The Feel-Good Long-Shot: There are a couple ways that sentiment could shift in this field. One would be towards the veteran series, Black-ish, nominated for its seventh season and back in the Outstanding Comedy lineup for the first time since its fourth season. With only one more season left before it ends, voters could choose to throw their vote to a show they've loved for a while. On the other end of the spectrum, and truly the longest of shots, is Hulu's PEN15 — Maya Erskine and Anna Konkle's show where they play 13-year-old versions of themselves, enduring adolescence's harshest trials — which probably only barely made the Comedy Series lineup to begin with, but which shares with Ted Lasso a similar love and devotion from its audience.
Stat to Chew On: With nominations for Ted Lasso, Hacks, Netflix's Emily in Paris, and HBO Max's The Flight Attendant, 2021 is the first time in 50 years that Outstanding Comedy Series has featured four debut seasons. That year, 1971, marked the debut for both All in the Family and The Mary Tyler Moore Show.
Prediction: It's a Ted Lasso vs. Hacks showdown, and while the latter is a strong contender in some of the acting races and could well pick up a trophy for either writing or directing, the momentum seems to be on the side of AFC Richmond and Ted Lasso, especially with the exceptionally well-reviewed second season unspooling during the Emmys' voting window.
The Frontrunner: After wins at the Golden Globes, the Screen Actors Guild, and the Critics Choice Awards, it would be foolish to bet against Jason Sudeikis as the title character in Ted Lasso, a character he originated in promos for NBC's coverage of the English Premier League. And hopefully this time he won't end up getting crap for wearing a hoodie to the show as he did at the Globes.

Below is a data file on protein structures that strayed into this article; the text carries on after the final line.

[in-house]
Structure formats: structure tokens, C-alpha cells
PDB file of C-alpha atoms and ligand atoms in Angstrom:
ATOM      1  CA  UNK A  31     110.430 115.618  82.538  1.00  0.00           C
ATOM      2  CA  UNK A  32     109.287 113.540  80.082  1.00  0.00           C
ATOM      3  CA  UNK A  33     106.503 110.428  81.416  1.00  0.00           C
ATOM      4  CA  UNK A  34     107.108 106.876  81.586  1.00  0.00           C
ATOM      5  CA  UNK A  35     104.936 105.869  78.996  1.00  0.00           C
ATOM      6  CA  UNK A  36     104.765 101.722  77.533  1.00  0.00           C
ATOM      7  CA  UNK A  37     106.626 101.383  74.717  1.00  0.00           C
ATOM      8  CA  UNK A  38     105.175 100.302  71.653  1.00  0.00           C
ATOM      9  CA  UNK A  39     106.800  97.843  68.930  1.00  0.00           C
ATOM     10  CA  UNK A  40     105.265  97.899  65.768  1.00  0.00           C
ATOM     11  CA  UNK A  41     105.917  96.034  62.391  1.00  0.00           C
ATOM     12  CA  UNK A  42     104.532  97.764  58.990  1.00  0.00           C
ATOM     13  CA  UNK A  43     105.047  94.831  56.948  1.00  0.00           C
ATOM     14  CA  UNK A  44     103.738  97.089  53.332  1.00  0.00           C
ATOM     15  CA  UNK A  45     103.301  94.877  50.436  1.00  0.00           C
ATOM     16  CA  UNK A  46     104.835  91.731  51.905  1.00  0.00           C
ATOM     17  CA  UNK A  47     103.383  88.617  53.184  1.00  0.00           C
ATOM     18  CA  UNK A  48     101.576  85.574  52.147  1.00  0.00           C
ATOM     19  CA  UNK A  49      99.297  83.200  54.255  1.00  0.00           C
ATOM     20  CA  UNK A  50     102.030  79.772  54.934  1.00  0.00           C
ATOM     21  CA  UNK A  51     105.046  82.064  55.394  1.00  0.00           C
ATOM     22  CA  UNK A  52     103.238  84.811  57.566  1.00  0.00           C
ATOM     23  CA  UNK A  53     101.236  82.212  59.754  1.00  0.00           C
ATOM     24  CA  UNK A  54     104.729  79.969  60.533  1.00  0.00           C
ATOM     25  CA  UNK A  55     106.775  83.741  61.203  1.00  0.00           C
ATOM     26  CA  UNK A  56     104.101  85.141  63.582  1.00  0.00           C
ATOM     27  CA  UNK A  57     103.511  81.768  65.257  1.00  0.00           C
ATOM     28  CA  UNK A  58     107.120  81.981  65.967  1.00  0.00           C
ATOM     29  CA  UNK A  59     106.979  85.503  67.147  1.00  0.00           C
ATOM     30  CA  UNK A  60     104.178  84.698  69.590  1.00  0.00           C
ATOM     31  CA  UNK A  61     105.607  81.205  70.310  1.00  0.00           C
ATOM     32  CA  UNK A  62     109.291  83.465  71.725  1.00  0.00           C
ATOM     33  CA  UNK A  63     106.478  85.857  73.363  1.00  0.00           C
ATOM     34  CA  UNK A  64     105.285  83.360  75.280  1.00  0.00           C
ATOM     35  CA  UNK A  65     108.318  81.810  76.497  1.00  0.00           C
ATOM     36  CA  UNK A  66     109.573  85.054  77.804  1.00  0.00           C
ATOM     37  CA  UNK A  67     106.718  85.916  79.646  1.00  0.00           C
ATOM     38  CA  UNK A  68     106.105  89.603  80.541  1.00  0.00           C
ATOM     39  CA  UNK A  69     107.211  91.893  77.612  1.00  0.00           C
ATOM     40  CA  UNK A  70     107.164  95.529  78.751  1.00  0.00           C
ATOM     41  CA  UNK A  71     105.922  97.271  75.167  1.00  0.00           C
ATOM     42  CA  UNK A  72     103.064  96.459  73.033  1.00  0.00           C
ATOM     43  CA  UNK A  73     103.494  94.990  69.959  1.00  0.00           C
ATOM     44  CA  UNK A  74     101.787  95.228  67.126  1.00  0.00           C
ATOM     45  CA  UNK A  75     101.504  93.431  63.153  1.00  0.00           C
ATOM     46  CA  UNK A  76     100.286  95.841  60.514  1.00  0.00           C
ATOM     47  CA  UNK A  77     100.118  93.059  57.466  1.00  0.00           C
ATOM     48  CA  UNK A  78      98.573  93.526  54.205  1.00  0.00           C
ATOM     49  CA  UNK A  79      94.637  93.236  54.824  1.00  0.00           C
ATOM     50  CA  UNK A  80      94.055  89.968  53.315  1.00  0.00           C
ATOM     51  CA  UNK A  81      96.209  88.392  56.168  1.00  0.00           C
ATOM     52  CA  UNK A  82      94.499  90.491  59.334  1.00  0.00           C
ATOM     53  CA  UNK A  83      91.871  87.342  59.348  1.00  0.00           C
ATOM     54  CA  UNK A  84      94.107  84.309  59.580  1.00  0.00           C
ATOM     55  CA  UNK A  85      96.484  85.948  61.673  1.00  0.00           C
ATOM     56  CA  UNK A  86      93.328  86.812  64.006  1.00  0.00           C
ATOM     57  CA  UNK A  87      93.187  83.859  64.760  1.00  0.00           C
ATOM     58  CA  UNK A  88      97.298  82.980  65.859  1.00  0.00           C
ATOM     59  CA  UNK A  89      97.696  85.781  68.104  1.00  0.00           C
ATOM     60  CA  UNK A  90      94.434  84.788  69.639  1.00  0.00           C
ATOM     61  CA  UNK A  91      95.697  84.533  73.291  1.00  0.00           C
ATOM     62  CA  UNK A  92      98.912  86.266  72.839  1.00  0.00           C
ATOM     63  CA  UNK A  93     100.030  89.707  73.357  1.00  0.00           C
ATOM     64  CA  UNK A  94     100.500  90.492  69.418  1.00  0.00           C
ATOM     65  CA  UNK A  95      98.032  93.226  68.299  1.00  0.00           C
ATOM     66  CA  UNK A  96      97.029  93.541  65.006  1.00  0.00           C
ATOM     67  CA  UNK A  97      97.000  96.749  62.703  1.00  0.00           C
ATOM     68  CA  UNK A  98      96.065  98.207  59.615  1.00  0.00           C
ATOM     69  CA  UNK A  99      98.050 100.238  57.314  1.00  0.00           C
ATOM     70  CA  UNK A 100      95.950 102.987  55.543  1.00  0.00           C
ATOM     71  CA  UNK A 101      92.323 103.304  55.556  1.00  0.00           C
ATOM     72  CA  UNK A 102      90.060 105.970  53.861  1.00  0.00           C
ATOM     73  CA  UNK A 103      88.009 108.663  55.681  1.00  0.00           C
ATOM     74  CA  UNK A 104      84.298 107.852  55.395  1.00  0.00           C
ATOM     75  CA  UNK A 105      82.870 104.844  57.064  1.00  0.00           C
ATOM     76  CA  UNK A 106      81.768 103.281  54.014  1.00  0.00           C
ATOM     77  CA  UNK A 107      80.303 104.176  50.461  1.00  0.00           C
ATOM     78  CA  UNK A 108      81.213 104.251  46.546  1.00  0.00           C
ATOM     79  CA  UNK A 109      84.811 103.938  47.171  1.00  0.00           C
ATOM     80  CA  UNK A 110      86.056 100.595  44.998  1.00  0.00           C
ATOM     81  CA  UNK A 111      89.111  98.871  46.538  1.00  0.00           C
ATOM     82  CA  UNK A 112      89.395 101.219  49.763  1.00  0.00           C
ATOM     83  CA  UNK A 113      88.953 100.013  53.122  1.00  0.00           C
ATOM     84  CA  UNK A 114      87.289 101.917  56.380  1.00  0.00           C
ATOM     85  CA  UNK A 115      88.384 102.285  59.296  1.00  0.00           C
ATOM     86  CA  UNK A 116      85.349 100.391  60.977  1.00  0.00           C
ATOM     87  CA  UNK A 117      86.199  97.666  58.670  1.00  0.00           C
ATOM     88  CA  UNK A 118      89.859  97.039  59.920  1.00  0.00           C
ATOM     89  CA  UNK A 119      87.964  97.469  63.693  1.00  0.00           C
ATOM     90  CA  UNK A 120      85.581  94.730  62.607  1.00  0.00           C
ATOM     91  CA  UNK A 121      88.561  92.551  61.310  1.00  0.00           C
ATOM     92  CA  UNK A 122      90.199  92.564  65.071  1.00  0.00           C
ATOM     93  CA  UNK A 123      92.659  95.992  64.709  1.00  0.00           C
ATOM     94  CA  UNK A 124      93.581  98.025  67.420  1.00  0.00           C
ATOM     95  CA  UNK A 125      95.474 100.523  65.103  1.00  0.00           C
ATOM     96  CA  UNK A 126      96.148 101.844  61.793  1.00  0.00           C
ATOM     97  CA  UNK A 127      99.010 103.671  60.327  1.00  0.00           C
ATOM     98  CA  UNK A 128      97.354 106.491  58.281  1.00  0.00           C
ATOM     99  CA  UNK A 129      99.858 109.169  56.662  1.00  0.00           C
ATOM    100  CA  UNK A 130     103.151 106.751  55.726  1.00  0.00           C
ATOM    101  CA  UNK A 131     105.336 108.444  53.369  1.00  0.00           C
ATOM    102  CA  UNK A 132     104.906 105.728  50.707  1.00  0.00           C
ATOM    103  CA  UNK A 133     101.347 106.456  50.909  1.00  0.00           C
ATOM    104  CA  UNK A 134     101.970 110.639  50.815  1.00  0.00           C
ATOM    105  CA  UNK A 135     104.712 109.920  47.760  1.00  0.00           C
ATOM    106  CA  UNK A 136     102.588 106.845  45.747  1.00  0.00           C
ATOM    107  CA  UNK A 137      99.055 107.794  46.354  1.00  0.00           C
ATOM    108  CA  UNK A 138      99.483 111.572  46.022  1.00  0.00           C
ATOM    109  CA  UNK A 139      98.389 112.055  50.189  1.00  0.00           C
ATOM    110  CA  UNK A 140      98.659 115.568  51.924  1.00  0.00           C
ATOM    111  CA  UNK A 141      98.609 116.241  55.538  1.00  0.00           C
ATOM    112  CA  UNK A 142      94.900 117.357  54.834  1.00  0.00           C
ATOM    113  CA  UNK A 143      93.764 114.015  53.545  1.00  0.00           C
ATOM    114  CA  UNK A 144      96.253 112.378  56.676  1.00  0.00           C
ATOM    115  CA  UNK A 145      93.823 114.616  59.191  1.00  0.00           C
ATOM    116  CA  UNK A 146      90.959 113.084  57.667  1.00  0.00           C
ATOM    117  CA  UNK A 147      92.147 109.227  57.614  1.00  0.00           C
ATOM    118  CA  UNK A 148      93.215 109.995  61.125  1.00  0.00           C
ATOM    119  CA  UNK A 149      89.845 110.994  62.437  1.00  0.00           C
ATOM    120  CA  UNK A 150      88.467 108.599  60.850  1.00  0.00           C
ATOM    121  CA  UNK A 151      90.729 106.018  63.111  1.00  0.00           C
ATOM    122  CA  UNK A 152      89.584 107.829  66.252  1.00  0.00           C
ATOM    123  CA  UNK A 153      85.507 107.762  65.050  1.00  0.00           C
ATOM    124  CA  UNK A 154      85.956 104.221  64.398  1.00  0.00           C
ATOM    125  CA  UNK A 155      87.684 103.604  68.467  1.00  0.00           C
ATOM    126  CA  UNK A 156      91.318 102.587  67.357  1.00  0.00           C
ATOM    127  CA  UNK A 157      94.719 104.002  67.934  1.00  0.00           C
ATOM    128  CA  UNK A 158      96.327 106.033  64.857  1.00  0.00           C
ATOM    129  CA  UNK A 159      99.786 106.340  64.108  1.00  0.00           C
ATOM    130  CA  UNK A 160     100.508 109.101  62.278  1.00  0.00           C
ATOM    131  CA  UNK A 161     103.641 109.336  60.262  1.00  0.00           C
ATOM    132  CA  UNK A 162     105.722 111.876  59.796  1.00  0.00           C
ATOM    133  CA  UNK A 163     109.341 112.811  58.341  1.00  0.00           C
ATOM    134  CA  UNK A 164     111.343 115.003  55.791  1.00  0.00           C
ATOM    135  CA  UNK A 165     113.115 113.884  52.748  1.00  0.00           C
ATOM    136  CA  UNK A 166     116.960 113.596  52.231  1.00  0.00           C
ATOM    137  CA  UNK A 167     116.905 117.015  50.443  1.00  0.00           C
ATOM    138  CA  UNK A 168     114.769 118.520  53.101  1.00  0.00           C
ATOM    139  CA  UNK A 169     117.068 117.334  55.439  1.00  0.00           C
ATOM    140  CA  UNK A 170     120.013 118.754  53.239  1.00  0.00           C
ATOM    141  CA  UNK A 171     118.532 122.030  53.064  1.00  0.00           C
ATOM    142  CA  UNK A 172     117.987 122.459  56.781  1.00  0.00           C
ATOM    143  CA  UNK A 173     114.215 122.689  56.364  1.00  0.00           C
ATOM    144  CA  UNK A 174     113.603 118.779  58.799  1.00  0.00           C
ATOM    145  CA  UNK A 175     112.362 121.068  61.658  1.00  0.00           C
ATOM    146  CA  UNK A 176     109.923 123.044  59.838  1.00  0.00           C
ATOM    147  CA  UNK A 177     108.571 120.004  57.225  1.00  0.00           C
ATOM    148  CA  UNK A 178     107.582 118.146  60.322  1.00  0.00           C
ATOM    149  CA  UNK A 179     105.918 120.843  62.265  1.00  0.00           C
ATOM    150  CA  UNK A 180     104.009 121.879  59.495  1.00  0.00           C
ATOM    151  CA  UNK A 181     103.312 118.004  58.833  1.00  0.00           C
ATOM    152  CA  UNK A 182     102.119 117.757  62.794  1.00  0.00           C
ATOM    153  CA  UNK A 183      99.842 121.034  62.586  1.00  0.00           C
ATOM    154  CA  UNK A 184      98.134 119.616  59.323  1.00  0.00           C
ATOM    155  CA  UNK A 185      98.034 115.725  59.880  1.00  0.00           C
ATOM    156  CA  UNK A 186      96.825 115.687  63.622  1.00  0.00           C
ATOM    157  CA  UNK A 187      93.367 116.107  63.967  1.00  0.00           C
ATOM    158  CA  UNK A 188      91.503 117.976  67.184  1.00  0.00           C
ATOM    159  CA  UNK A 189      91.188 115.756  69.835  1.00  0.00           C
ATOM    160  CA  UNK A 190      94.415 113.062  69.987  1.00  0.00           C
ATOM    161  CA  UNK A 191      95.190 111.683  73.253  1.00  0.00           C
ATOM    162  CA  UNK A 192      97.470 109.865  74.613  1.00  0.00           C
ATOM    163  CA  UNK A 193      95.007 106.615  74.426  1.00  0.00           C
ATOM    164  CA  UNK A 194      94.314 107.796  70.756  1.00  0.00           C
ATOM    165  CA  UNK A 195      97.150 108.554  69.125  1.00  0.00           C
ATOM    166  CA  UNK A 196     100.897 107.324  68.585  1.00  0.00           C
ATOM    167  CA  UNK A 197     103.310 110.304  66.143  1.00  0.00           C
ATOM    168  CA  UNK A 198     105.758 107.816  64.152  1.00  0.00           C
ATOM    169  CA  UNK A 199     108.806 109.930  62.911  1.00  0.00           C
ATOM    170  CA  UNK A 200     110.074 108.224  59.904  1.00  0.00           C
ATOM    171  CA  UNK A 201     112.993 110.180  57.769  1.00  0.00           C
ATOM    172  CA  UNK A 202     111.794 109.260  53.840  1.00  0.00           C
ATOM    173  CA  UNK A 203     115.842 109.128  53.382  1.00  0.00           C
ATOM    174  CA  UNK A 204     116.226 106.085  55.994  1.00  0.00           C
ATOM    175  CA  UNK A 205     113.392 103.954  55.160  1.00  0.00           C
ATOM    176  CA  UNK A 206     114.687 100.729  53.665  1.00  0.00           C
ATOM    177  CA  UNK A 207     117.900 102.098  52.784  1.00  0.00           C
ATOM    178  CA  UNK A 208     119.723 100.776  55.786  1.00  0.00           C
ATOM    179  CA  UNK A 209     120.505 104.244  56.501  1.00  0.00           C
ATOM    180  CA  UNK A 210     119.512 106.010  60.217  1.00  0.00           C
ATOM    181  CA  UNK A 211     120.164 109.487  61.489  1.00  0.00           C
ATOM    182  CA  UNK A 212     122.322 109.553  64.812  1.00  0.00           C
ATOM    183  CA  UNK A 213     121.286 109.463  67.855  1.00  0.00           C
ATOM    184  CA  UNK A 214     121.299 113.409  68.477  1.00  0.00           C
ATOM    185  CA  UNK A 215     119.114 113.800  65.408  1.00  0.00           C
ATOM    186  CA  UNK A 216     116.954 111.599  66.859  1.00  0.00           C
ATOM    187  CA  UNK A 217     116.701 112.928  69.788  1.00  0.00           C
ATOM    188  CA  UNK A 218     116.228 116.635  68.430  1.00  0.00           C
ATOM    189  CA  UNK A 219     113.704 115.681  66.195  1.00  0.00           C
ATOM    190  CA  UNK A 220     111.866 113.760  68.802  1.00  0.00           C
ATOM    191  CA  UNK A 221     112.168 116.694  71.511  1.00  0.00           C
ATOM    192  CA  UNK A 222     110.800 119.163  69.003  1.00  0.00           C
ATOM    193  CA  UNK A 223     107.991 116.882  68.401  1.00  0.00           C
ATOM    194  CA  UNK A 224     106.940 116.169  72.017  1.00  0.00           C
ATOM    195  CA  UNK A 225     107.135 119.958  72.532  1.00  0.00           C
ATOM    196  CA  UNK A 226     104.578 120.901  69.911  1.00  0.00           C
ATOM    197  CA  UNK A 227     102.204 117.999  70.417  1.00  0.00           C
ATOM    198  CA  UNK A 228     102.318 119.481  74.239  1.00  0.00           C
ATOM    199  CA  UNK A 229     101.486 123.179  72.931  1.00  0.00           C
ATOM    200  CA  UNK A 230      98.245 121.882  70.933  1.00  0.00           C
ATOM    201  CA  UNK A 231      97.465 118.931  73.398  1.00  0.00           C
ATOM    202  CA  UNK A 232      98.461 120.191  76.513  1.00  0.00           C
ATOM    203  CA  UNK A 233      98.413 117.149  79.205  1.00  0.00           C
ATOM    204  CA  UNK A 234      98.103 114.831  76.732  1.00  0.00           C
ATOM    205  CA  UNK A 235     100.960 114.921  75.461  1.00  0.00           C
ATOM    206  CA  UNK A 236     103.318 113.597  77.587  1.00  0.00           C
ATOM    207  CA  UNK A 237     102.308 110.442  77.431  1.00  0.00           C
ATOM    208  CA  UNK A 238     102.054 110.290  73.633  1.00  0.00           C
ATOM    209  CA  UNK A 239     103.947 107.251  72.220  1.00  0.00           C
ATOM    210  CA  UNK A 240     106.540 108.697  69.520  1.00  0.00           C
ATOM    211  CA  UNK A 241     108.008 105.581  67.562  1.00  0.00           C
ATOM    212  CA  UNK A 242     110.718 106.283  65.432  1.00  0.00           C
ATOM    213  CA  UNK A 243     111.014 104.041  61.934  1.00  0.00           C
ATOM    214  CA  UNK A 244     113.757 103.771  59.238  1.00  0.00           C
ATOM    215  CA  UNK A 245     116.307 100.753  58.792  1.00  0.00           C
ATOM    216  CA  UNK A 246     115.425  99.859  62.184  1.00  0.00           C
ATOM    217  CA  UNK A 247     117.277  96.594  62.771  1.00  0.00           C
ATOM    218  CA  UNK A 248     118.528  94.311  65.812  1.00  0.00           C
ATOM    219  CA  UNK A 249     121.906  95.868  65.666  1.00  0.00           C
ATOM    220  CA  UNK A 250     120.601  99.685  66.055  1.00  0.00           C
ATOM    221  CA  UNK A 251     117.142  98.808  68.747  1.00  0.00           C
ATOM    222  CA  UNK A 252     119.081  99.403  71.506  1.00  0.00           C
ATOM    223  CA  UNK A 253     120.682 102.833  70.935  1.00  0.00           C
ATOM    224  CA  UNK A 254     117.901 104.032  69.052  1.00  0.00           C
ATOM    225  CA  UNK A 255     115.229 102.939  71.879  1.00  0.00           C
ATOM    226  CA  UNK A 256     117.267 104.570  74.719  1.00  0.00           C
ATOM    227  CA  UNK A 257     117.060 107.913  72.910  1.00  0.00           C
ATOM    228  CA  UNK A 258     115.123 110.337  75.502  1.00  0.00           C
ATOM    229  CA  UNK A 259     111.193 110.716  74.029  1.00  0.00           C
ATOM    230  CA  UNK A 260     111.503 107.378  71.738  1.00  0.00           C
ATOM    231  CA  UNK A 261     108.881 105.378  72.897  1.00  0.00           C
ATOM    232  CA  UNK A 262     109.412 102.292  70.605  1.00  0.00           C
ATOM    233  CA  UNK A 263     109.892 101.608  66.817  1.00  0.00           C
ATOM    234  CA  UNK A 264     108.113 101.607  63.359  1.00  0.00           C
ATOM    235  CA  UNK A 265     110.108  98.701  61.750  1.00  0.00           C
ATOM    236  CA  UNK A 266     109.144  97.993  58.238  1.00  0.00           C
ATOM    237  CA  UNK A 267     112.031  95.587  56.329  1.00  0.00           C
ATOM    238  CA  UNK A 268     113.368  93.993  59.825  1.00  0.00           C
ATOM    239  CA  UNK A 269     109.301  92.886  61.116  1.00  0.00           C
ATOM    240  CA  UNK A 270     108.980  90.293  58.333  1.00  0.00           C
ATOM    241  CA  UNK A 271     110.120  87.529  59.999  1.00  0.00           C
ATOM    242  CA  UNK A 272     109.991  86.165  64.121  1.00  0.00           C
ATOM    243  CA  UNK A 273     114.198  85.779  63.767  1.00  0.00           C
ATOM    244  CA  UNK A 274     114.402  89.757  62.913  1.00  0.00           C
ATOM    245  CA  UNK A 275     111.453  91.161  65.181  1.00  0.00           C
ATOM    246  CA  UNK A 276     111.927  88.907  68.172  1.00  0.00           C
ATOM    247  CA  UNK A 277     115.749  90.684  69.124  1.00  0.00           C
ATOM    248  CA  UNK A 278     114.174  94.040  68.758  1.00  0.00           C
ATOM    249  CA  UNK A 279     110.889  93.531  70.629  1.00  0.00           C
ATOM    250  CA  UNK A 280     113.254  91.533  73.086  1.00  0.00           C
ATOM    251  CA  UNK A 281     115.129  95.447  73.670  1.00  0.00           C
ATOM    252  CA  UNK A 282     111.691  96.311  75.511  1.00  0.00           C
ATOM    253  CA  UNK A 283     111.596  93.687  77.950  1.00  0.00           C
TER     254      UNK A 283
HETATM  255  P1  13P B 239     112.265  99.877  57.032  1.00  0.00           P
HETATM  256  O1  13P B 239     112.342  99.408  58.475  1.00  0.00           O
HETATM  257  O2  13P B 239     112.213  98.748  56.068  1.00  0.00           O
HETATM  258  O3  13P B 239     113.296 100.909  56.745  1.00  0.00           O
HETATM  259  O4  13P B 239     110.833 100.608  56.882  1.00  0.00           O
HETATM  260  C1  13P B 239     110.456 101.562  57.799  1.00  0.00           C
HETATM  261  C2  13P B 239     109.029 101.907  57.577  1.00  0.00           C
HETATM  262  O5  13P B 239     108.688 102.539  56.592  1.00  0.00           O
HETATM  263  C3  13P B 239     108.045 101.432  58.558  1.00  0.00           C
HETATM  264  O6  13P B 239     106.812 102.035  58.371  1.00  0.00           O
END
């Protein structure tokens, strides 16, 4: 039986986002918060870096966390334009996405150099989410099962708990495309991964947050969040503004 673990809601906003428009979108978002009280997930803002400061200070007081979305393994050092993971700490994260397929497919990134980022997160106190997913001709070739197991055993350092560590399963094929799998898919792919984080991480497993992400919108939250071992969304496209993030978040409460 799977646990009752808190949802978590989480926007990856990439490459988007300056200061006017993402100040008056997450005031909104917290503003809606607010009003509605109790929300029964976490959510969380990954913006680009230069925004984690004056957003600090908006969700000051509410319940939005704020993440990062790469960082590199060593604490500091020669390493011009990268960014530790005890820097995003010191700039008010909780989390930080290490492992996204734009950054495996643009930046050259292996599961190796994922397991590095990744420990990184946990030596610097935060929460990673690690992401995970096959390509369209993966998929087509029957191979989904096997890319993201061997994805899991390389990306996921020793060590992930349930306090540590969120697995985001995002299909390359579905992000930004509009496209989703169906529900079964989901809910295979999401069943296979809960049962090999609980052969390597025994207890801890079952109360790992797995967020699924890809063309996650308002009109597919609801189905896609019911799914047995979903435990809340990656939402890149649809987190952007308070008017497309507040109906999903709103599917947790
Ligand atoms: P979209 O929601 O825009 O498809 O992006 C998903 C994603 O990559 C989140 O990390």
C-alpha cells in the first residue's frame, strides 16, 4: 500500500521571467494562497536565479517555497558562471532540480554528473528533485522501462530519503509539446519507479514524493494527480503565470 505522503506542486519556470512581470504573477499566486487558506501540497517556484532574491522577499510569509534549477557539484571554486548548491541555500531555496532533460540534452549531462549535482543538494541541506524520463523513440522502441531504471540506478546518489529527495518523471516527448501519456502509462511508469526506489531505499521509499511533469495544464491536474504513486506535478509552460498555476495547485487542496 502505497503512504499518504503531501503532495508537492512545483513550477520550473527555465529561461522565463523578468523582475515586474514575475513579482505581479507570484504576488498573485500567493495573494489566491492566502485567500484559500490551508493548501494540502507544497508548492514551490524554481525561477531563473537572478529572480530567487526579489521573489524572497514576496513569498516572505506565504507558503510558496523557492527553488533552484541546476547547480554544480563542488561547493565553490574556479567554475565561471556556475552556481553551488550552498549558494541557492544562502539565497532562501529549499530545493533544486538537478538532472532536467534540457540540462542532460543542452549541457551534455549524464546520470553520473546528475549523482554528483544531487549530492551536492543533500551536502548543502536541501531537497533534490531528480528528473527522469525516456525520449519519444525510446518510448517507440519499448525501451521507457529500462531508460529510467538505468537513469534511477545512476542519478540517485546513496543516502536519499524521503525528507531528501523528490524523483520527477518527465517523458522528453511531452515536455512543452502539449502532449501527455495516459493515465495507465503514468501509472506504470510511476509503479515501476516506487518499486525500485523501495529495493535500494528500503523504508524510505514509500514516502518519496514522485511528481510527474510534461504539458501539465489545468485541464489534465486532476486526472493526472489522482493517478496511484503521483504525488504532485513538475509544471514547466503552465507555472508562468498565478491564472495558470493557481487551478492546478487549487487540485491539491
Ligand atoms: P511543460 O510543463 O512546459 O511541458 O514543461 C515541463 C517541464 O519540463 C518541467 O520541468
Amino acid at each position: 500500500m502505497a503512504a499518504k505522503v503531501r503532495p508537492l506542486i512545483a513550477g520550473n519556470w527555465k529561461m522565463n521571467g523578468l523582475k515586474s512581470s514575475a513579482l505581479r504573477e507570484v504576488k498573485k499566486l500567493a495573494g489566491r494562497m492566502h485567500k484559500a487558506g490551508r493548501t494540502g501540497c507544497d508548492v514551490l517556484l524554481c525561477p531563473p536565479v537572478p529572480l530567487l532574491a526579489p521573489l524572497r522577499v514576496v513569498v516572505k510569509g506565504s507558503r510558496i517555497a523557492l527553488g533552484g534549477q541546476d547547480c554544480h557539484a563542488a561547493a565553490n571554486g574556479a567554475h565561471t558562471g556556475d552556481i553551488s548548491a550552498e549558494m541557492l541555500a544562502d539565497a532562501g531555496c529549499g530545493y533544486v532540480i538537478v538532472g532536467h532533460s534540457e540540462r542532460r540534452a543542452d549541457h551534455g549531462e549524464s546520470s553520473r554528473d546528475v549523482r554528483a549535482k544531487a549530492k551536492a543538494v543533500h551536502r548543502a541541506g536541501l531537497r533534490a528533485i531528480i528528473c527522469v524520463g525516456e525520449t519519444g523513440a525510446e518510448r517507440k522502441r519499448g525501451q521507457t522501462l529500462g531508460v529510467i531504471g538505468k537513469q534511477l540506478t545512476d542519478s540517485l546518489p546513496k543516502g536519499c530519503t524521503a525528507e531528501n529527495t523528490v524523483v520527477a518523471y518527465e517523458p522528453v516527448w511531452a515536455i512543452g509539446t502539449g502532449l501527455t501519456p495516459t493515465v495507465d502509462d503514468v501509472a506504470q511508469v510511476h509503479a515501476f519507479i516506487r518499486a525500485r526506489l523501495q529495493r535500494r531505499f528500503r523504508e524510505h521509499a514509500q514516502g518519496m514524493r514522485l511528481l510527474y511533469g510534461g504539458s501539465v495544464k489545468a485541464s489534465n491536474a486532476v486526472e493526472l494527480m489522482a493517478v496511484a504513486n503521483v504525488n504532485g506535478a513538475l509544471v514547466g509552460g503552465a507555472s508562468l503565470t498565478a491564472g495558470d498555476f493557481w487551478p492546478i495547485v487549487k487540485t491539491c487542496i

The Likeliest Spoiler: Honestly, there really isn't one. Sudeikis's iron grip on the category is just that strong. If I had to go with anyone, I'd go with Michael Douglas, if only due to his age (sentimental fave), his reputation (Oscar-winning, Emmy-winning, A-List Hollywood legend), and the fact that the old folks in the TV academy really seem to ride for The Kominsky Method.
The Feel-Good Long-Shot: They're all long shots, so who feels good-est? Anthony Anderson is on his seventh consecutive nomination for Black-ish, so you'd think at some point he'd get over the hump, but that's not always how the Emmys work. The same would apply to WIlliam H. Macy for Shameless, who's enjoying his sixth and final nomination for the recently-ended Showtime series. SNL lifer Kenan Thompson has been accumulating a ton of goodwill over the last few years as people have started to realize how much of a contribution he's made to the show over the years. His double nomination this year feels like a reward in itself, although if he wins, it will likely be for SNL in supporting rather than his little-seen NBC sitcom.